For me, as well as my dad’s side of the family, home is Simcoe County, including Barrie, the Midland/Penetanguishene area, Stayner, Wasaga Beach (“wa-SAW-ga”, not “wa-SAG-a”) and our birthplace of Collingwood. After we moved to the Peterborough area in late 1986, we continued to visit the Barrie & Collingwood areas on a somewhat regular basis, often for a combo of shopping in Barrie and visiting family and friends in Collingwood and Stayner.
A typical MacMurchy family shopping trip in Barrie usually began with a visit to Kids World, a warehouse-style children’s clothing store in the then-new Cedar Pointe Plaza, off Dunlop Street at Highway 400. At the time, I didn’t like clothes shopping, and it felt like forever that we were at, as mom called it, “the Kids Warehouse”. After Kids World, we would sometimes drop in at Crissa Bakery (Wellington & Anne Streets), Al Zaba’s “A&M Super Food Store” at Yonge Street & Huronia Road, near Minet’s Point, or a thrift store near Bell Farm Road & Alliance Boulevard… mom loved shopping at thrift stores. Finally, we headed out to the busy Bayfield strip, usually spending some time at Georgian Mall, including (in my early school years) picking up some educational workbooks at Moyer’s on the main level, near the escalators. From there, once our shopping was done, we would sometimes grab some lunch at the McDonald’s at Bayfield & Livingstone, near the Brown’s Bush water tower, and maybe go back into the city proper for some playtime at one of Barrie’s many parks, my favourite being St. Vincent Park, between Blake Street and Kempenfelt Drive.
Around 1993 or ’94, I was in Barrie with my mom and sisters, on a day trip that included a visit with a close friend of hers in Stayner, and we had visited a newly-opened No Frills location in a very retro 1950s-vintage plaza on Blake Street, not far from my parents’ early ’70s home, also on Blake, just east of Collier. It wasn’t until very recently (2020) that I finally figured out what that store, most definitely a grocery store, had been in a previous life: it was a Dominion location.
But wait, there’s more!
Earlier this month, with some help from Google and the Barrie Historical Archive, I discovered even more cool facts about that old Dominion supermarket at Blake & Johnson Streets. Turns out the store closed about 1986, shortly after A&P Canada acquired the chain’s remains from Con Man Black, and that particular location was still (in 1986!) using old-school electro-mechanical cash registers, as opposed to the all-electronic Data Terminal Systems registers at Barrie’s newer (1973-vintage) Dominion store at Georgian Mall, or even the scanner-equipped NCR 2126’s at A&M. Very recently, the BHA shared some video from Barrie’s CKVR (ch. 3), a Total News item by reporter Greg Lubianetzky on the impending closing of the Blake Street Dominion store – the clip (click here to view it) was provided by former CKVR photog Steve Miller.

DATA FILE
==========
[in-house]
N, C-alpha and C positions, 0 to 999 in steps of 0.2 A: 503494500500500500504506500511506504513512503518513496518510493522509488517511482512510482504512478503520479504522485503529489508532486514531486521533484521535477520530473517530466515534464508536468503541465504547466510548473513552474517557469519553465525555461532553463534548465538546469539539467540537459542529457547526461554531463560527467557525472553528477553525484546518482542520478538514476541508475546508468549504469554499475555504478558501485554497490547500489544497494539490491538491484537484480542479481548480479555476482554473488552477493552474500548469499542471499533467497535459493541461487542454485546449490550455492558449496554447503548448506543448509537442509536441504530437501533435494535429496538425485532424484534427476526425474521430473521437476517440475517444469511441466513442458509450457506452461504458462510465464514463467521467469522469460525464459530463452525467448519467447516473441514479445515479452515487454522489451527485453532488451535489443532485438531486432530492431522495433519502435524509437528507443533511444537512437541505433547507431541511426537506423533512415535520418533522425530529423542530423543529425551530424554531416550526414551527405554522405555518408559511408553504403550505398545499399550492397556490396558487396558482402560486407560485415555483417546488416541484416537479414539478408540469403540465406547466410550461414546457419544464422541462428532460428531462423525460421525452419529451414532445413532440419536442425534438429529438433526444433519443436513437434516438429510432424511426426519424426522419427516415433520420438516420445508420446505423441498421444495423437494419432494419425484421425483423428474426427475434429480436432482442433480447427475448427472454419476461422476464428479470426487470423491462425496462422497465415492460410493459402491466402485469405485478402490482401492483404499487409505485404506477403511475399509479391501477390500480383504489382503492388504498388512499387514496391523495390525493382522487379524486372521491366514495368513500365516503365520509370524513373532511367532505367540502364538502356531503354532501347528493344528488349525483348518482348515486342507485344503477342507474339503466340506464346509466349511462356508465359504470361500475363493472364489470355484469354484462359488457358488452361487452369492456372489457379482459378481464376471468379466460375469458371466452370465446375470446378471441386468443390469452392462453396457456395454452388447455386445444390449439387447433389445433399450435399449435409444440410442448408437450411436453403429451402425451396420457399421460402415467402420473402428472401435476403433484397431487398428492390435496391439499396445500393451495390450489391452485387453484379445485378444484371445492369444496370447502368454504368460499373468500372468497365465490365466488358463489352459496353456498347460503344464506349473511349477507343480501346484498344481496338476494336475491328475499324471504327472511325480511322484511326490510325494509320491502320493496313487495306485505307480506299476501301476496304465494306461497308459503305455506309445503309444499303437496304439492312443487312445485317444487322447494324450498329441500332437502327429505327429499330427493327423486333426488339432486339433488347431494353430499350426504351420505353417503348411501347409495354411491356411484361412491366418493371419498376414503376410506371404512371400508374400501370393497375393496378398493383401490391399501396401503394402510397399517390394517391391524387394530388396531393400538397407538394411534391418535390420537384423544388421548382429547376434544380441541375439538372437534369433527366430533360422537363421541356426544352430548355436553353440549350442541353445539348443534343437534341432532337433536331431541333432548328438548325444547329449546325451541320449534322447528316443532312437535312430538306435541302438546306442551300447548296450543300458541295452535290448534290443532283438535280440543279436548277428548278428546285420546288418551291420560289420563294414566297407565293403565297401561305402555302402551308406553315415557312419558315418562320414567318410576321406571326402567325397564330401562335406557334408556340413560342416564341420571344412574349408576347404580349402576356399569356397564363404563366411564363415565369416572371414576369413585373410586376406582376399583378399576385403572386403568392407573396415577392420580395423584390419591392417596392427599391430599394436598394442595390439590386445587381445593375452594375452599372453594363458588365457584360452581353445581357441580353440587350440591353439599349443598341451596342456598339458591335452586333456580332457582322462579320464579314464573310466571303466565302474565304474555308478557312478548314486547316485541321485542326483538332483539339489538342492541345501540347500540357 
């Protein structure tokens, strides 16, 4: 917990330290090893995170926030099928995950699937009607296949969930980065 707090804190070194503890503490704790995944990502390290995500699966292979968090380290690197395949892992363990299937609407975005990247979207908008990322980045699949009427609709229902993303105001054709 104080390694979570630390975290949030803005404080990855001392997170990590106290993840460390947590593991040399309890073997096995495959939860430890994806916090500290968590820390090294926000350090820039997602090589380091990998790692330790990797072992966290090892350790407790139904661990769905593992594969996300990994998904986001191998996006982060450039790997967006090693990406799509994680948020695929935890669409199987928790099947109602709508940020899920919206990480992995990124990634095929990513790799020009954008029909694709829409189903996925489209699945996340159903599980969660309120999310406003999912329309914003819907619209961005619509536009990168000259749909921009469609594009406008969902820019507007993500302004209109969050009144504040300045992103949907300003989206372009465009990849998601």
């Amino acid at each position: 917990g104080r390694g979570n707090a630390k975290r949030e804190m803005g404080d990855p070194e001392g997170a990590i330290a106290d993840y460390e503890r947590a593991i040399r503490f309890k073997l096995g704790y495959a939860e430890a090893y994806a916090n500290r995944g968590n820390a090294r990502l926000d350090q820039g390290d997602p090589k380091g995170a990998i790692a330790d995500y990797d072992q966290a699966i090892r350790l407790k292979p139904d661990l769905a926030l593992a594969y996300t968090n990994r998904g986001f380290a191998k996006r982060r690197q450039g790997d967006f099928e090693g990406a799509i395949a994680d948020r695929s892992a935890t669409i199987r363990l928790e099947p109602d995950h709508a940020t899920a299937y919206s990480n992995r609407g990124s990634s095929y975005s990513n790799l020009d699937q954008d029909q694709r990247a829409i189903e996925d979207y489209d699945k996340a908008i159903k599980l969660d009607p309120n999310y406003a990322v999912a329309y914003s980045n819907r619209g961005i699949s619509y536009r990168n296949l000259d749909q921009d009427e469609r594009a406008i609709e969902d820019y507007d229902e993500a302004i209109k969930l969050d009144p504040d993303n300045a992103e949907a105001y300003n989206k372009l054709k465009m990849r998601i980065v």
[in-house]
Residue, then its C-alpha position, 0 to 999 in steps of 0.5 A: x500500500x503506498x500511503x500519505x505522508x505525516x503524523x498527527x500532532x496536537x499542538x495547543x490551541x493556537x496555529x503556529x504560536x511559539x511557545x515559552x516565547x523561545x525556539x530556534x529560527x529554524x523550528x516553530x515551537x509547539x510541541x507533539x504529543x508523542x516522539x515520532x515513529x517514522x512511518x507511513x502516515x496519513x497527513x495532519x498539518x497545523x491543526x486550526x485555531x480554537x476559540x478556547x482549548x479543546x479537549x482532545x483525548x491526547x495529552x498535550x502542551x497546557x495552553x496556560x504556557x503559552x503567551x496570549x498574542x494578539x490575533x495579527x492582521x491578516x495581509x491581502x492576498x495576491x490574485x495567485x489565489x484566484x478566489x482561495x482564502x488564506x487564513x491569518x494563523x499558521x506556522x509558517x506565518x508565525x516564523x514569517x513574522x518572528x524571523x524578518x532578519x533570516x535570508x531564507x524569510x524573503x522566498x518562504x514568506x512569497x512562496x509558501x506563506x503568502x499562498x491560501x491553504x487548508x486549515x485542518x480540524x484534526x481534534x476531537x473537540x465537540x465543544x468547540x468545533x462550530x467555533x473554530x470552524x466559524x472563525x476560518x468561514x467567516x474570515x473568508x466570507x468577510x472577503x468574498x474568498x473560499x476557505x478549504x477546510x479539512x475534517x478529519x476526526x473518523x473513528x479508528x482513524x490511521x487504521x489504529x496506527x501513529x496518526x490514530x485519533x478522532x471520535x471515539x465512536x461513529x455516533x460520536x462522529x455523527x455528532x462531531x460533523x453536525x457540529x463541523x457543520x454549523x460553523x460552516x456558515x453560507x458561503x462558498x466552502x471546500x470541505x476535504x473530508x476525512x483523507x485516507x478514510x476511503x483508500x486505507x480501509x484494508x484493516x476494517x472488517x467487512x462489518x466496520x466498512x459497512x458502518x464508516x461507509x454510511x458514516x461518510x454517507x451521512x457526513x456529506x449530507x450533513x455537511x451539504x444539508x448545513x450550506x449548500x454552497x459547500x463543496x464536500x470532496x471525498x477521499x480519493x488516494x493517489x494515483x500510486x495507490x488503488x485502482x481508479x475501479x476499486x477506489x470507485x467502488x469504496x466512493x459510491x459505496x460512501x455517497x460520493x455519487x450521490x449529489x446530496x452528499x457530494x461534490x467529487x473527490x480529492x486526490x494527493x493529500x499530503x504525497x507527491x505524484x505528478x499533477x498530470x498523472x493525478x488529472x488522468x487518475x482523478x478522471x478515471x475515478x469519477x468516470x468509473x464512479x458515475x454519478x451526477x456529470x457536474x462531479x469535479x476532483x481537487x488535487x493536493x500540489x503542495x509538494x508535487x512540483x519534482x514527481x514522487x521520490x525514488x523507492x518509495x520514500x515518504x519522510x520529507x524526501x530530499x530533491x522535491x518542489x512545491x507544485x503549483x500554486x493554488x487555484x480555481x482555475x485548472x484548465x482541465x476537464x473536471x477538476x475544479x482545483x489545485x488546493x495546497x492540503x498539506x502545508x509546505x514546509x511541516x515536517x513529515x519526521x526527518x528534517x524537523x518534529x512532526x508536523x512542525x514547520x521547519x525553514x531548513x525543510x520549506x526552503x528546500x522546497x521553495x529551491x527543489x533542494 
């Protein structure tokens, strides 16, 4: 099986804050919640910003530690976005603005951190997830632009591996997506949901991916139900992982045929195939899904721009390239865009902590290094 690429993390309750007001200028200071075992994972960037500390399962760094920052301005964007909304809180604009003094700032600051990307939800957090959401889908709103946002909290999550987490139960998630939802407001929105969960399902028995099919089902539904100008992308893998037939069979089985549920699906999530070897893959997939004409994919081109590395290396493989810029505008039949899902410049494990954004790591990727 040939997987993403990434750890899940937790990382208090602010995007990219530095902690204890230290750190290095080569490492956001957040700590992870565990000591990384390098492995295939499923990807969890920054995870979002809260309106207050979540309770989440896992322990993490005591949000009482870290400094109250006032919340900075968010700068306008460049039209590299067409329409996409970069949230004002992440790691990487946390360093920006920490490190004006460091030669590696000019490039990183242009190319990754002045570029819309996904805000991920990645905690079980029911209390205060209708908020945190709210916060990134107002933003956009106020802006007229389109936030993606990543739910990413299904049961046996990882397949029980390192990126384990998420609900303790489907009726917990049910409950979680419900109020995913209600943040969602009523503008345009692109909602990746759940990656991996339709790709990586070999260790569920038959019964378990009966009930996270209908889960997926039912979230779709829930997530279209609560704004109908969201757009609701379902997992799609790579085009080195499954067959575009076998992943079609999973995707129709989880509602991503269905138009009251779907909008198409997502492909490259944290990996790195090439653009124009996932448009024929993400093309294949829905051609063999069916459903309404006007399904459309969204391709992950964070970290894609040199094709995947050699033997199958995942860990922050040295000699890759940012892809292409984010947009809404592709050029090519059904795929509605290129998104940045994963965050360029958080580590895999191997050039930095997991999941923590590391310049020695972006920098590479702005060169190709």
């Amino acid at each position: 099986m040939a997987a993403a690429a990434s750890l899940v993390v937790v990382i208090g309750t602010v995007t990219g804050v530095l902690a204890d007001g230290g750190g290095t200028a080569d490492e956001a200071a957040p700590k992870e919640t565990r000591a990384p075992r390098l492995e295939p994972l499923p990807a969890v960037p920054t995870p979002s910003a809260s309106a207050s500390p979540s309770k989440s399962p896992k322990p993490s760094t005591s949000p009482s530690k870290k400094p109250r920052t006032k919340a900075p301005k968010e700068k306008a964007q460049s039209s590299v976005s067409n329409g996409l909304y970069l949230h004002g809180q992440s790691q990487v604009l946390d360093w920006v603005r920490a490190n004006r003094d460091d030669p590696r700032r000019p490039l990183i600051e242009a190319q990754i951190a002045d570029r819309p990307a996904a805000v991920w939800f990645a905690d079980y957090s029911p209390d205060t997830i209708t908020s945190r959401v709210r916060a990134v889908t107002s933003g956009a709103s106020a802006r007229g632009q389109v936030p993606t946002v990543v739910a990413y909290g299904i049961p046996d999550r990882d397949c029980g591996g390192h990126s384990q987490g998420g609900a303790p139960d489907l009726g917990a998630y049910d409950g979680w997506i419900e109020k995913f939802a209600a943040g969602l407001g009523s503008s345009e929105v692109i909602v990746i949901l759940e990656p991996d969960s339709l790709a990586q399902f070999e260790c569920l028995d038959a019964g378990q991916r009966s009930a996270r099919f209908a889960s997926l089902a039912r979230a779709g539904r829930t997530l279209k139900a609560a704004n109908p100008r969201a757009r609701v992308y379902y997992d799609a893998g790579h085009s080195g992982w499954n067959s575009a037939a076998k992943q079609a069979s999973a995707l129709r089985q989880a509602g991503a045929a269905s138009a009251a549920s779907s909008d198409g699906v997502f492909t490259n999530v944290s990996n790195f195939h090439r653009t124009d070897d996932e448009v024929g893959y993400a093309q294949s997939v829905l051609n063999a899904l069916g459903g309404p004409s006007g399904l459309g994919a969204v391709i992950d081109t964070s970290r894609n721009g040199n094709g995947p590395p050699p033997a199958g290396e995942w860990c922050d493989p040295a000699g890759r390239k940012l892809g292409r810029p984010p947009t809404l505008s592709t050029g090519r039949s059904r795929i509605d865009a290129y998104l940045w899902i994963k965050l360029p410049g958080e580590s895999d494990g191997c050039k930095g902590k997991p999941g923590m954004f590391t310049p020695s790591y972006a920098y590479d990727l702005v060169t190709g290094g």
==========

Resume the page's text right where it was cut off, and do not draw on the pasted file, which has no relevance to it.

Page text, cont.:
When in Collingwood, the town’s Towers department store in the Blue Mountain Mall was a regular destination for us, as was the IGA store that also anchored the mall. I also seem to remember a little musical instrument shop near the mall’s west entrance, and I believe it was there that my dad bought his Yamaha keyboard, a PSS-170. Last month, I came across a pretty detailed profile of the mall at 55 Mountain Road, shortly after opening around 1980 – my wife’s alma mater, Montreal’s McGill University, maintains a very large archive of annual reports from corporations across Canada, including the Oshawa Group, Towers’ parent company and the then-franchisor of IGA stores in much of Canada, and a report released in the early ’80s showcases the Blue Mountain Mall, notably the four stores which Oshawa owned, franchised or supplied: Towers, IGA, Drug City, and the Jug City convenience store. What a blast from the past! I remember the mall’s blue “M” logo very clearly, and last saw it around Christmas 2002, when I was in town to visit my grandparents. The archive’s main page can be found here, and that Oshawa Group annual report is here, as a PDF.
Today, the mall is an open-air plaza, still with a grocery store at the east end – that supermarket is a Freshco location, while the rest of the former mall has been split up into a few other stores. When we visited in summer 2015, the plaza consisted of Freshco, Dollarama, Winners, Bed Bath & Beyond, and Sport Chek, but of course with everything that’s happened in the world since early 2020, the tenants may have since changed.
Looking back, I kind of miss these shopping trips, and how shopping in general seemed to be a more enjoyable experience then. What do you miss about shopping pre-2000? Sign in to your BMacBroadcast.ca account and leave a comment below!